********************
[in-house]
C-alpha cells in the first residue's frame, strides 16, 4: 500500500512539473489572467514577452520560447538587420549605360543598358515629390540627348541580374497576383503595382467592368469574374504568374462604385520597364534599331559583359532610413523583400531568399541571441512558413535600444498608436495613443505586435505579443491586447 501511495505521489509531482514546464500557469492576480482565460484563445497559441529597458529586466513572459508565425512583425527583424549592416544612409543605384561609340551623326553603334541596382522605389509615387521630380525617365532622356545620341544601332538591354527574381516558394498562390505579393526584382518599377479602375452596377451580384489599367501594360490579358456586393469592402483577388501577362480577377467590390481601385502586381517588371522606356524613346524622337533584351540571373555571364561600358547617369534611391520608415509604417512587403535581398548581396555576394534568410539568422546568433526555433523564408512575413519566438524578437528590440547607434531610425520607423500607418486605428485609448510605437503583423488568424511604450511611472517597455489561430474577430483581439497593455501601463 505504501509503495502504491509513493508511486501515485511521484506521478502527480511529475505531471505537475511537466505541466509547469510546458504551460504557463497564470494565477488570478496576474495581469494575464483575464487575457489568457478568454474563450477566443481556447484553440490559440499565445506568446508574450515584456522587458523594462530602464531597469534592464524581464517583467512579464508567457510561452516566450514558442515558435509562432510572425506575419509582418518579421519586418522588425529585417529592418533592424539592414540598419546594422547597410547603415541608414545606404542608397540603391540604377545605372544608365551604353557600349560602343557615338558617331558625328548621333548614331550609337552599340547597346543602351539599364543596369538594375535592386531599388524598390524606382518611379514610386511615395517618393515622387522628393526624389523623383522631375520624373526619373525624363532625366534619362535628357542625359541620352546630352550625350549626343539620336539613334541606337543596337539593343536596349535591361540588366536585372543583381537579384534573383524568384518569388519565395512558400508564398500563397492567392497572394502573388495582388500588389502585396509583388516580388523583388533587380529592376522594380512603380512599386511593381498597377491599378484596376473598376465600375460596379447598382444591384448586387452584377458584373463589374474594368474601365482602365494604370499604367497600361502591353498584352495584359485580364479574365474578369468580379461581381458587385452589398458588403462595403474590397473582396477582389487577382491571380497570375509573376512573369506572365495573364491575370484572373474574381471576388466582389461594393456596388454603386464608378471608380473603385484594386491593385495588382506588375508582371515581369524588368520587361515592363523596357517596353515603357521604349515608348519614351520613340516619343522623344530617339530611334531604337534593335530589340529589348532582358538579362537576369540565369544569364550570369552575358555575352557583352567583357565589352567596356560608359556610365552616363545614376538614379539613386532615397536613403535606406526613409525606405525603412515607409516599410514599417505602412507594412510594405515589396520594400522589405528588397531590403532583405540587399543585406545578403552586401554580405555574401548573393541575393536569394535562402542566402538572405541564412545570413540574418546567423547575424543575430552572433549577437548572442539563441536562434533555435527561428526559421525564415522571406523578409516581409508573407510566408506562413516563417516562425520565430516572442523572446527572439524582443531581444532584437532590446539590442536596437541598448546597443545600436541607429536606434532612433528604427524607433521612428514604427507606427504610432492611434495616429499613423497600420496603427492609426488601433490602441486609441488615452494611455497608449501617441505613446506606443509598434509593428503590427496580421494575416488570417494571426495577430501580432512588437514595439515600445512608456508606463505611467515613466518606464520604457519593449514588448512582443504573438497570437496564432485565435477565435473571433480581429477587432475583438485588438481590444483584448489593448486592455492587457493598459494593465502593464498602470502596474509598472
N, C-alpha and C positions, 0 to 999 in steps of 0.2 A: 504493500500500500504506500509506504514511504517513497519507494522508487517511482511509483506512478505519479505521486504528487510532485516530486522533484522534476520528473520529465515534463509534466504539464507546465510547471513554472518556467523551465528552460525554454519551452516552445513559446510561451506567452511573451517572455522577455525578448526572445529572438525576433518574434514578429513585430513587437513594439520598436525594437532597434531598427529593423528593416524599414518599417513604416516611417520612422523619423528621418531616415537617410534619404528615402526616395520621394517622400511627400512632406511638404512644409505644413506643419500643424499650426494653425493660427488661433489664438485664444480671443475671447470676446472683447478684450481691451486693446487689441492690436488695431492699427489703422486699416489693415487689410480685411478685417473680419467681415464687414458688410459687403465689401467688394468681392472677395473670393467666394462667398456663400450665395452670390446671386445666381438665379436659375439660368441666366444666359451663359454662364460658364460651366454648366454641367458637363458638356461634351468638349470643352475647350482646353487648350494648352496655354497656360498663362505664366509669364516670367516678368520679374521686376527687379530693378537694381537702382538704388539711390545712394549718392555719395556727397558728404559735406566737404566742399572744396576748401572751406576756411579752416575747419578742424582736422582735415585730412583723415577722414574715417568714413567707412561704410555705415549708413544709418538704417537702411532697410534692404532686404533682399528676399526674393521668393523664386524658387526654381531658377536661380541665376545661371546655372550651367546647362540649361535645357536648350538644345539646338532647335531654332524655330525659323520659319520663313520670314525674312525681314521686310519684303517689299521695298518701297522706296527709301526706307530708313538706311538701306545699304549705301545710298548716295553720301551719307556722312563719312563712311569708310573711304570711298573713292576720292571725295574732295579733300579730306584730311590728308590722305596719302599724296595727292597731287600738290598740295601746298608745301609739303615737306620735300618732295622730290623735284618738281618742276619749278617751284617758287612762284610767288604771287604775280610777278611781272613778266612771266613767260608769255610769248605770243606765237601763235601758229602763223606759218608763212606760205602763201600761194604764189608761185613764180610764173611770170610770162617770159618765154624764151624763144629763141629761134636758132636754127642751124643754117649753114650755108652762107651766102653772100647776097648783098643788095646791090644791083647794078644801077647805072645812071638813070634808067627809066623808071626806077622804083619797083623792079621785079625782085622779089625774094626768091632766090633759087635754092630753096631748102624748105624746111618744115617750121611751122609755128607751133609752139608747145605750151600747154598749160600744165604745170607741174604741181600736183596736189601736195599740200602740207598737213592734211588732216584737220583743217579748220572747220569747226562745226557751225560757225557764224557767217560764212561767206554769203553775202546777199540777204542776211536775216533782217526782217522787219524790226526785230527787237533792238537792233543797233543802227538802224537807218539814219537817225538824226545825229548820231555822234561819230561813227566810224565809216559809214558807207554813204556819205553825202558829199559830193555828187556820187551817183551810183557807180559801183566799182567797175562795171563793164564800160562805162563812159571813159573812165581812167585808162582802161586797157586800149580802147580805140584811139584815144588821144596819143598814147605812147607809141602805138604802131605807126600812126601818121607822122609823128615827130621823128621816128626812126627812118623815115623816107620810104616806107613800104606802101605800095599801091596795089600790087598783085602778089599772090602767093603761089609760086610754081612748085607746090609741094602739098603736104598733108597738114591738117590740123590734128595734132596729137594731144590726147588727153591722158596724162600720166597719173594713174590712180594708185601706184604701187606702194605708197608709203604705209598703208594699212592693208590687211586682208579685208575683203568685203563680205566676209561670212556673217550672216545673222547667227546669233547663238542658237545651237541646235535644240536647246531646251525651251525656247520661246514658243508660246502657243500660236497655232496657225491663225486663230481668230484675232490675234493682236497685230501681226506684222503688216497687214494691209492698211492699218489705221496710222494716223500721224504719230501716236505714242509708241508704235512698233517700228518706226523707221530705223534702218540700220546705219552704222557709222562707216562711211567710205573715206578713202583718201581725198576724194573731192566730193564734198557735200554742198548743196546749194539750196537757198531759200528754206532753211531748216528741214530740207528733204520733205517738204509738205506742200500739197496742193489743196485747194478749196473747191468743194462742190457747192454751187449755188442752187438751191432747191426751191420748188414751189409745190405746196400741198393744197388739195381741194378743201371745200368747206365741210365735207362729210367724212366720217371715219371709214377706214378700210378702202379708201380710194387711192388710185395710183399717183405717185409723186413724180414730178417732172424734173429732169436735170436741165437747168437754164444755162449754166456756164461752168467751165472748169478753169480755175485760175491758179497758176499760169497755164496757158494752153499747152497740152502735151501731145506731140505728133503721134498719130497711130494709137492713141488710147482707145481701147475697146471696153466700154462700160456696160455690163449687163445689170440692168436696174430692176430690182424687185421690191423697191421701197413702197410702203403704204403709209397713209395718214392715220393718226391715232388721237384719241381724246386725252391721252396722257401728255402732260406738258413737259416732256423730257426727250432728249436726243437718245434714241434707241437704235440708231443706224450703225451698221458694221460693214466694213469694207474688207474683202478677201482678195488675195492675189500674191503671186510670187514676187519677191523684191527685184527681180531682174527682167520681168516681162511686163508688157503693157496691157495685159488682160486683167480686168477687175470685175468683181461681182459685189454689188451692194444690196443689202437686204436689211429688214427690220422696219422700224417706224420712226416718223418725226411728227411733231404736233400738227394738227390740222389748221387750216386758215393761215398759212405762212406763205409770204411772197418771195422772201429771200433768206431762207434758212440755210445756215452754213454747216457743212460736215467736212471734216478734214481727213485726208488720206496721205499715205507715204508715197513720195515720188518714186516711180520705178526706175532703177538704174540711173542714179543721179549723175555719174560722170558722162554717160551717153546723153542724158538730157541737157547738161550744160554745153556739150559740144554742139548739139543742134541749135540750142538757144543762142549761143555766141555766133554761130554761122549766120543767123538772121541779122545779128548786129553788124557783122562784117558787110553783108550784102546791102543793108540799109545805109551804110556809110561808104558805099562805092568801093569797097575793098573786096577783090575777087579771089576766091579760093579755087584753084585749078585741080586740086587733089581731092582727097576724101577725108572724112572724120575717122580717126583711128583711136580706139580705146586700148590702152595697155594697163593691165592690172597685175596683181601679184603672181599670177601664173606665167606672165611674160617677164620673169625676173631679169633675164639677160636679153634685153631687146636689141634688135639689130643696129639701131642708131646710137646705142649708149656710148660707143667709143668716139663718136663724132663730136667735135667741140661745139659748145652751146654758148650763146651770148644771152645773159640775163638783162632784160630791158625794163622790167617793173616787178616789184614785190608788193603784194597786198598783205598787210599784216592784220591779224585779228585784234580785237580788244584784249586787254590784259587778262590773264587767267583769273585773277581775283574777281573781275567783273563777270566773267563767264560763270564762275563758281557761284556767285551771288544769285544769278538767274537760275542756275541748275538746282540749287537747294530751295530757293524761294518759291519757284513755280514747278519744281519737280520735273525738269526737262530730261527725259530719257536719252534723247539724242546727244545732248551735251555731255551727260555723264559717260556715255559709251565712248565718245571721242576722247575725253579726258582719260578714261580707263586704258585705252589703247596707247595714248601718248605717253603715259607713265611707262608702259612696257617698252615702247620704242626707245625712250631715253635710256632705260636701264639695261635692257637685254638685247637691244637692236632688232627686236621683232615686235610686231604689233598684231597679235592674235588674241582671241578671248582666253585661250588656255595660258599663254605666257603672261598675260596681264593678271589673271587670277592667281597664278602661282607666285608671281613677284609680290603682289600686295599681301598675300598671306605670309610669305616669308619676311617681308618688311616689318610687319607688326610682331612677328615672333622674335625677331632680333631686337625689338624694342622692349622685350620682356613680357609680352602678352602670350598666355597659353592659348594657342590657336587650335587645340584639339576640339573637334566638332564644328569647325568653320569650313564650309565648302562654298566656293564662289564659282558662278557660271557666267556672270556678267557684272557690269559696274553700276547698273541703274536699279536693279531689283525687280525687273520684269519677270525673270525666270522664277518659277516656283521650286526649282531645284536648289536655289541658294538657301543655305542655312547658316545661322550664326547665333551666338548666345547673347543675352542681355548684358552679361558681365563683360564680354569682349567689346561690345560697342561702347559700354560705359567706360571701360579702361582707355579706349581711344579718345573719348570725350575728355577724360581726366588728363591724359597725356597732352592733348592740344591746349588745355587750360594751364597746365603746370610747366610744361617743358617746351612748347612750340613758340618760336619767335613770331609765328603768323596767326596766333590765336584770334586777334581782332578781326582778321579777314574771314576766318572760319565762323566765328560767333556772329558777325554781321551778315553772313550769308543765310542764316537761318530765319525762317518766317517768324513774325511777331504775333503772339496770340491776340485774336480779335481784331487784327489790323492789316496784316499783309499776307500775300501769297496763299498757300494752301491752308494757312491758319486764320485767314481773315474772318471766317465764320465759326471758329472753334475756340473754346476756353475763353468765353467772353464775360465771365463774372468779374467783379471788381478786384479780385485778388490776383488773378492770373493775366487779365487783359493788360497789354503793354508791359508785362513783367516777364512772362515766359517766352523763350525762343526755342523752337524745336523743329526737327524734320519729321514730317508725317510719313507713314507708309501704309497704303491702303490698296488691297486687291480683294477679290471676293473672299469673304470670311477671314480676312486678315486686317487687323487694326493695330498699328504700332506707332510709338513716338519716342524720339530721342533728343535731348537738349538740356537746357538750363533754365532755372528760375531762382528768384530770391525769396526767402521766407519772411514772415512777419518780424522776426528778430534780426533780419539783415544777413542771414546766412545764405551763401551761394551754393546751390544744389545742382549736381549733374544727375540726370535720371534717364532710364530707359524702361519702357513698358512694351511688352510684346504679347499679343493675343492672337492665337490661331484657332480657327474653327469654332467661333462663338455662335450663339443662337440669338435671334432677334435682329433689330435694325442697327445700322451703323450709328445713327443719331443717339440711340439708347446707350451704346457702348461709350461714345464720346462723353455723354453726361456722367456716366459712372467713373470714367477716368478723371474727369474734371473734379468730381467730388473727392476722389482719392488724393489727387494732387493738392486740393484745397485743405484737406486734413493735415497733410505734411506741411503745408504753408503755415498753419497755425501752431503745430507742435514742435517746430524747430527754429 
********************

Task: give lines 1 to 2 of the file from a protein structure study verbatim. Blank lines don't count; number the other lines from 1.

[in-house]
C-alpha cells in the first residue's frame, strides 16, 4: 500500500512539473489572467514577452520560447538587420549605360543598358515629390540627348541580374497576383503595382467592368469574374504568374462604385520597364534599331559583359532610413523583400531568399541571441512558413535600444498608436495613443505586435505579443491586447 501511495505521489509531482514546464500557469492576480482565460484563445497559441529597458529586466513572459508565425512583425527583424549592416544612409543605384561609340551623326553603334541596382522605389509615387521630380525617365532622356545620341544601332538591354527574381516558394498562390505579393526584382518599377479602375452596377451580384489599367501594360490579358456586393469592402483577388501577362480577377467590390481601385502586381517588371522606356524613346524622337533584351540571373555571364561600358547617369534611391520608415509604417512587403535581398548581396555576394534568410539568422546568433526555433523564408512575413519566438524578437528590440547607434531610425520607423500607418486605428485609448510605437503583423488568424511604450511611472517597455489561430474577430483581439497593455501601463 505504501509503495502504491509513493508511486501515485511521484506521478502527480511529475505531471505537475511537466505541466509547469510546458504551460504557463497564470494565477488570478496576474495581469494575464483575464487575457489568457478568454474563450477566443481556447484553440490559440499565445506568446508574450515584456522587458523594462530602464531597469534592464524581464517583467512579464508567457510561452516566450514558442515558435509562432510572425506575419509582418518579421519586418522588425529585417529592418533592424539592414540598419546594422547597410547603415541608414545606404542608397540603391540604377545605372544608365551604353557600349560602343557615338558617331558625328548621333548614331550609337552599340547597346543602351539599364543596369538594375535592386531599388524598390524606382518611379514610386511615395517618393515622387522628393526624389523623383522631375520624373526619373525624363532625366534619362535628357542625359541620352546630352550625350549626343539620336539613334541606337543596337539593343536596349535591361540588366536585372543583381537579384534573383524568384518569388519565395512558400508564398500563397492567392497572394502573388495582388500588389502585396509583388516580388523583388533587380529592376522594380512603380512599386511593381498597377491599378484596376473598376465600375460596379447598382444591384448586387452584377458584373463589374474594368474601365482602365494604370499604367497600361502591353498584352495584359485580364479574365474578369468580379461581381458587385452589398458588403462595403474590397473582396477582389487577382491571380497570375509573376512573369506572365495573364491575370484572373474574381471576388466582389461594393456596388454603386464608378471608380473603385484594386491593385495588382506588375508582371515581369524588368520587361515592363523596357517596353515603357521604349515608348519614351520613340516619343522623344530617339530611334531604337534593335530589340529589348532582358538579362537576369540565369544569364550570369552575358555575352557583352567583357565589352567596356560608359556610365552616363545614376538614379539613386532615397536613403535606406526613409525606405525603412515607409516599410514599417505602412507594412510594405515589396520594400522589405528588397531590403532583405540587399543585406545578403552586401554580405555574401548573393541575393536569394535562402542566402538572405541564412545570413540574418546567423547575424543575430552572433549577437548572442539563441536562434533555435527561428526559421525564415522571406523578409516581409508573407510566408506562413516563417516562425520565430516572442523572446527572439524582443531581444532584437532590446539590442536596437541598448546597443545600436541607429536606434532612433528604427524607433521612428514604427507606427504610432492611434495616429499613423497600420496603427492609426488601433490602441486609441488615452494611455497608449501617441505613446506606443509598434509593428503590427496580421494575416488570417494571426495577430501580432512588437514595439515600445512608456508606463505611467515613466518606464520604457519593449514588448512582443504573438497570437496564432485565435477565435473571433480581429477587432475583438485588438481590444483584448489593448486592455492587457493598459494593465502593464498602470502596474509598472